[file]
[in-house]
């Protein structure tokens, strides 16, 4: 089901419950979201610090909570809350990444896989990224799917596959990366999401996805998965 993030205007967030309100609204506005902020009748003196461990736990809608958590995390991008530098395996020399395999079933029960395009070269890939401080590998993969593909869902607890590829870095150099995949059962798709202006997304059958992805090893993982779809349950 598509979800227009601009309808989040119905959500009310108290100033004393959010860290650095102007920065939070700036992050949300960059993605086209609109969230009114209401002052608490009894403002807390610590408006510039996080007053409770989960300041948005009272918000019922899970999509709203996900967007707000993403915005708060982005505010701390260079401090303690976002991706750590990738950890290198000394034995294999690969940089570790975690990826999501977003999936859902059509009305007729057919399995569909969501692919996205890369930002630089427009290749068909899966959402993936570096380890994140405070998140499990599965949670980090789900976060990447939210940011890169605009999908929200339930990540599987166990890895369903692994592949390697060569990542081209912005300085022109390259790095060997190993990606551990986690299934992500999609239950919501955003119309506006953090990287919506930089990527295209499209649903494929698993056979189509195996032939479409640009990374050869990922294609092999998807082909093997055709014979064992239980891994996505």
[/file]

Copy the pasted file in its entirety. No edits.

[in-house]
């Protein structure tokens, strides 16, 4: 089901419950979201610090909570809350990444896989990224799917596959990366999401996805998965 993030205007967030309100609204506005902020009748003196461990736990809608958590995390991008530098395996020399395999079933029960395009070269890939401080590998993969593909869902607890590829870095150099995949059962798709202006997304059958992805090893993982779809349950 598509979800227009601009309808989040119905959500009310108290100033004393959010860290650095102007920065939070700036992050949300960059993605086209609109969230009114209401002052608490009894403002807390610590408006510039996080007053409770989960300041948005009272918000019922899970999509709203996900967007707000993403915005708060982005505010701390260079401090303690976002991706750590990738950890290198000394034995294999690969940089570790975690990826999501977003999936859902059509009305007729057919399995569909969501692919996205890369930002630089427009290749068909899966959402993936570096380890994140405070998140499990599965949670980090789900976060990447939210940011890169605009999908929200339930990540599987166990890895369903692994592949390697060569990542081209912005300085022109390259790095060997190993990606551990986690299934992500999609239950919501955003119309506006953090990287919506930089990527295209499209649903494929698993056979189509195996032939479409640009990374050869990922294609092999998807082909093997055709014979064992239980891994996505």